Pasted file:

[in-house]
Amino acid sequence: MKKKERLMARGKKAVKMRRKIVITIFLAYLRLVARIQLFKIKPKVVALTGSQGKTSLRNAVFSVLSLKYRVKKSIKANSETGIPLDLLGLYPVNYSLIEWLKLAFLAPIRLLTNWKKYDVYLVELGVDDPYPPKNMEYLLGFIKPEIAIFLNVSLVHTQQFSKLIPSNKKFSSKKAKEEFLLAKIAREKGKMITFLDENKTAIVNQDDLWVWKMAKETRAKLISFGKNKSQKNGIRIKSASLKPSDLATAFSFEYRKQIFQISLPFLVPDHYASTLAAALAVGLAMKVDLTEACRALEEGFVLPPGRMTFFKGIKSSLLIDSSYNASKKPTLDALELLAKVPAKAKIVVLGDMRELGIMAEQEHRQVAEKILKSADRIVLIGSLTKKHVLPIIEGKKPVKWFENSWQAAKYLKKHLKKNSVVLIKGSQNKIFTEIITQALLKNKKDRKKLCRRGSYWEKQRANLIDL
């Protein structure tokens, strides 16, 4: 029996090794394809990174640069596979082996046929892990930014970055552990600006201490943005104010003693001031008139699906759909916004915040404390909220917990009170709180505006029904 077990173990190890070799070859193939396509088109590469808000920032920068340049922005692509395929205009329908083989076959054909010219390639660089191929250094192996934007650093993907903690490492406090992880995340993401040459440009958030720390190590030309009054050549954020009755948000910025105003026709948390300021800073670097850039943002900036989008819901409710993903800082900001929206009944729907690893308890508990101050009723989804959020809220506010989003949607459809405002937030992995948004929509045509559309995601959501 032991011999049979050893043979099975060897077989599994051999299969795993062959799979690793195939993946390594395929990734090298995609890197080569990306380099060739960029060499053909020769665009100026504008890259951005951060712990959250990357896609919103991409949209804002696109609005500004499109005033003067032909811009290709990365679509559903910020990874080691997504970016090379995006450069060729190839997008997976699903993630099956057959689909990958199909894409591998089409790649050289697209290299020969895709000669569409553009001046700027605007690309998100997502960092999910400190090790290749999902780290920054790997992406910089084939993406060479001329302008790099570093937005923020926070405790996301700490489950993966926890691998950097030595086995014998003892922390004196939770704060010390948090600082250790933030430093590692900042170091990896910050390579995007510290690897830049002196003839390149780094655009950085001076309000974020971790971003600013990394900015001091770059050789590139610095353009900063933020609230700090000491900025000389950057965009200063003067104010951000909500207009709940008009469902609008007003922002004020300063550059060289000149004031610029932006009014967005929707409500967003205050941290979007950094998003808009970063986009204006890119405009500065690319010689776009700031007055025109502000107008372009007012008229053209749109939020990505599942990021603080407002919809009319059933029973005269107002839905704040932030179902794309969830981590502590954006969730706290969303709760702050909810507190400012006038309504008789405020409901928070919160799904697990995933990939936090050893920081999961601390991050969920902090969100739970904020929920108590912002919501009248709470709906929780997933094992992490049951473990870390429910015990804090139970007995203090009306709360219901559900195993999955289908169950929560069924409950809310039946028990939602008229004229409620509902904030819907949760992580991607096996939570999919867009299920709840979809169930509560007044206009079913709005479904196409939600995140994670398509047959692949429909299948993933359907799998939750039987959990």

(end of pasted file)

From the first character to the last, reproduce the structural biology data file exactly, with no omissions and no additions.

[in-house]
Amino acid sequence: MKKKERLMARGKKAVKMRRKIVITIFLAYLRLVARIQLFKIKPKVVALTGSQGKTSLRNAVFSVLSLKYRVKKSIKANSETGIPLDLLGLYPVNYSLIEWLKLAFLAPIRLLTNWKKYDVYLVELGVDDPYPPKNMEYLLGFIKPEIAIFLNVSLVHTQQFSKLIPSNKKFSSKKAKEEFLLAKIAREKGKMITFLDENKTAIVNQDDLWVWKMAKETRAKLISFGKNKSQKNGIRIKSASLKPSDLATAFSFEYRKQIFQISLPFLVPDHYASTLAAALAVGLAMKVDLTEACRALEEGFVLPPGRMTFFKGIKSSLLIDSSYNASKKPTLDALELLAKVPAKAKIVVLGDMRELGIMAEQEHRQVAEKILKSADRIVLIGSLTKKHVLPIIEGKKPVKWFENSWQAAKYLKKHLKKNSVVLIKGSQNKIFTEIITQALLKNKKDRKKLCRRGSYWEKQRANLIDL
């Protein structure tokens, strides 16, 4: 029996090794394809990174640069596979082996046929892990930014970055552990600006201490943005104010003693001031008139699906759909916004915040404390909220917990009170709180505006029904 077990173990190890070799070859193939396509088109590469808000920032920068340049922005692509395929205009329908083989076959054909010219390639660089191929250094192996934007650093993907903690490492406090992880995340993401040459440009958030720390190590030309009054050549954020009755948000910025105003026709948390300021800073670097850039943002900036989008819901409710993903800082900001929206009944729907690893308890508990101050009723989804959020809220506010989003949607459809405002937030992995948004929509045509559309995601959501 032991011999049979050893043979099975060897077989599994051999299969795993062959799979690793195939993946390594395929990734090298995609890197080569990306380099060739960029060499053909020769665009100026504008890259951005951060712990959250990357896609919103991409949209804002696109609005500004499109005033003067032909811009290709990365679509559903910020990874080691997504970016090379995006450069060729190839997008997976699903993630099956057959689909990958199909894409591998089409790649050289697209290299020969895709000669569409553009001046700027605007690309998100997502960092999910400190090790290749999902780290920054790997992406910089084939993406060479001329302008790099570093937005923020926070405790996301700490489950993966926890691998950097030595086995014998003892922390004196939770704060010390948090600082250790933030430093590692900042170091990896910050390579995007510290690897830049002196003839390149780094655009950085001076309000974020971790971003600013990394900015001091770059050789590139610095353009900063933020609230700090000491900025000389950057965009200063003067104010951000909500207009709940008009469902609008007003922002004020300063550059060289000149004031610029932006009014967005929707409500967003205050941290979007950094998003808009970063986009204006890119405009500065690319010689776009700031007055025109502000107008372009007012008229053209749109939020990505599942990021603080407002919809009319059933029973005269107002839905704040932030179902794309969830981590502590954006969730706290969303709760702050909810507190400012006038309504008789405020409901928070919160799904697990995933990939936090050893920081999961601390991050969920902090969100739970904020929920108590912002919501009248709470709906929780997933094992992490049951473990870390429910015990804090139970007995203090009306709360219901559900195993999955289908169950929560069924409950809310039946028990939602008229004229409620509902904030819907949760992580991607096996939570999919867009299920709840979809169930509560007044206009079913709005479904196409939600995140994670398509047959692949429909299948993933359907799998939750039987959990």